And once again, the fact that devastation is used as the benchmark kind of underscores a level of insensitivity, IMO.  One can be merely hurt and it is bullying.  it doesn't have to reach devastation.  It can be hurt or embarrassed.  And yes, I've been to grad school too.  I don't see how humiliating peopl makes it easier.  And in this case team building seems to be teaming up to embarrass a classmate. I have never seen a grad class or (healthy) work place where that was the kind of team building that would be acceptable.

Eeep!

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Re: S/O Bullying in Grad School
« Reply #28 on: February 14, 2013, 04:07:38 PM »
honestly, I think that kind of justiification is pretty much standard for people who condon or practice bullying behavior. This is a grad class, not a frat house.  If the best justification you can come up with is "she probably hasn't reached the level of actual heartbreak" then it is time to get out of the pranking business. 

Op has not indicated in any way that prnaking is standard practice here.  I would hope that in an academic setting that would not be the case. If people want to hang out and pull that garbage on their own friends, on their own time - it seems incredibly juvenile but it is their call.  This is not the time or place for pranking even if you think it is the highest for of entertainment.
I don't agree.  Pranking people is entirely different than bullying them.  Pranking can be a form of team-building and a way to lighten up and take a minute to laugh.  I've pranked and been pranked in both Grad School and in the workplace. Grad school is tough, if students want to blow off some steam with a prank, more power to them.  Although I don't think this particular prank was all funny, I didn't see it as anything that would devastate the girl.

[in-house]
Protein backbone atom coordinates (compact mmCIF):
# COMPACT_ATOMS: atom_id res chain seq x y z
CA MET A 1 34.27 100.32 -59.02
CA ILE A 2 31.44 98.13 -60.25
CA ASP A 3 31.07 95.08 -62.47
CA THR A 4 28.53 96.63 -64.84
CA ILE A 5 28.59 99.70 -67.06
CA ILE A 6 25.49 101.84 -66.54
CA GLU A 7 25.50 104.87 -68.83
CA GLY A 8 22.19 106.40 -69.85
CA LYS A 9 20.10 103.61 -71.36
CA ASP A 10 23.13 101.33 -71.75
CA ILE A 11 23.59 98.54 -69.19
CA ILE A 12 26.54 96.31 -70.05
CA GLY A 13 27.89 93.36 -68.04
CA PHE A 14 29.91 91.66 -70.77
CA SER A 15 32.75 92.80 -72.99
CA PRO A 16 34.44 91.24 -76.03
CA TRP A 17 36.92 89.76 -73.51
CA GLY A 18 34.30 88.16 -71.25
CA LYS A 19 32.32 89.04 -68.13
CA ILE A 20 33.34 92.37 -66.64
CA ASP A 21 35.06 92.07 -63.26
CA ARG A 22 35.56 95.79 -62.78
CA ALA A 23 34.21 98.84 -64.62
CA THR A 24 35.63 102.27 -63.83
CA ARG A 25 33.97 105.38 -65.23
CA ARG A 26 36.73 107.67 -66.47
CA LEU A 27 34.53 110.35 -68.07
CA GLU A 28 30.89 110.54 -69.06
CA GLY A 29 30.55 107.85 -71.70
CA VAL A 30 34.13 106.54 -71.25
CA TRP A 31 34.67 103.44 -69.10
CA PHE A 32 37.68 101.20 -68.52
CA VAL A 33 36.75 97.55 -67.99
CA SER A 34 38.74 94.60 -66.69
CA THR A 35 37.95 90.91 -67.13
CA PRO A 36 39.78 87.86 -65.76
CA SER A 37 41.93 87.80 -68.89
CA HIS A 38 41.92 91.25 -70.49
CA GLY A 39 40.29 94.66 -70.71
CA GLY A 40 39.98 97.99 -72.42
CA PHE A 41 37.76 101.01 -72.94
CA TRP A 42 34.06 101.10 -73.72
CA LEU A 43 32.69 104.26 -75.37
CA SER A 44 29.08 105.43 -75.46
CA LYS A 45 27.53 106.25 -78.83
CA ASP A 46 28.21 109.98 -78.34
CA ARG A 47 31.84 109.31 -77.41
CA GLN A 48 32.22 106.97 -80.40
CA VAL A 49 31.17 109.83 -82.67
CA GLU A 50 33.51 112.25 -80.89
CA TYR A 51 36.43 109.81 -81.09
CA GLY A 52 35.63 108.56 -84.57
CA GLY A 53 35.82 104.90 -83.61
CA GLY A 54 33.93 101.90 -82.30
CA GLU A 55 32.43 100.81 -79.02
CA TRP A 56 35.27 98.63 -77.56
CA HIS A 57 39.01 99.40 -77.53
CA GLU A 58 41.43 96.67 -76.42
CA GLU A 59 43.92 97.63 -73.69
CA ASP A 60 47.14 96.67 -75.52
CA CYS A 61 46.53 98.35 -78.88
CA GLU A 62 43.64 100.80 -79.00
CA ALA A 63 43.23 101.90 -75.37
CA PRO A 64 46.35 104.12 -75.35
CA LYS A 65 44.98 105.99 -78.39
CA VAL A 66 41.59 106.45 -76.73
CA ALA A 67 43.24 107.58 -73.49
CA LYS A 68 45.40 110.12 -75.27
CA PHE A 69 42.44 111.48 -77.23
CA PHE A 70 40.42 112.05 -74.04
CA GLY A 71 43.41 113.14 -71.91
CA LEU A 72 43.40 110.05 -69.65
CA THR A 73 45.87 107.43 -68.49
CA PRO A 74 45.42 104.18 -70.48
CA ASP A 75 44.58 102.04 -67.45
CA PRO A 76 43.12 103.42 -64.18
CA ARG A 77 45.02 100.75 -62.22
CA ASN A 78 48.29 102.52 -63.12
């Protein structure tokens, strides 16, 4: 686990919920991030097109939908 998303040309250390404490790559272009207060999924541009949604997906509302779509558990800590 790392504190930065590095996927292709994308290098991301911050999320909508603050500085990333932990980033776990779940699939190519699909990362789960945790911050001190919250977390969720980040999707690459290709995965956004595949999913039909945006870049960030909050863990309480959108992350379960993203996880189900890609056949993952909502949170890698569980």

Regarding the bolded - I truly don't see how you can equate the OPs situation with this.  First of all, she has said that they aren't friends with the girl - they don't like her. So there is in no way "team building" is a goal. Secondly, this is an on going prank.  That is not taking "a minute to laugh".  It is ongoing activities with the payoff being someone being embarassed that they believed it for so long.
And while I think some pranks are funny- it REALLY is a "know your audience" situation, even for the best of them. 
"Be who you are and say what you feel, because those who mind don't matter and those who matter don't mind." - Dr. Seuss

chigrrl1

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Re: S/O Bullying in Grad School
« Reply #29 on: February 14, 2013, 04:12:48 PM »


Yeah, sorry, but something that has the potential to humiliate and hurt someone is not a joke, its mean and nasty.
[/quote]

I fail to see how this would be humiliating to a grown woman unless she was going around bragging about her awesome secret admirer.  This trick would be mean in middle school...y'know, the place where I presume people still write notes.  But if you get a SA note as an adult, you should know enough to come to one of these conclusions: a) it's a joke b) the SA is a creep or c) the person writing the note is not mature enough to talk to her in person and subsequently not mature enough for a relationship.

I didn't get the impression that the pranksters were targeting this girl out of spite for any reason, the OP said that she was the one who had beef with the prankee and didn't mention *why* they wanted to pull the prank.  Perhaps, the prankee socializes with these people and their group is one that can take a prank.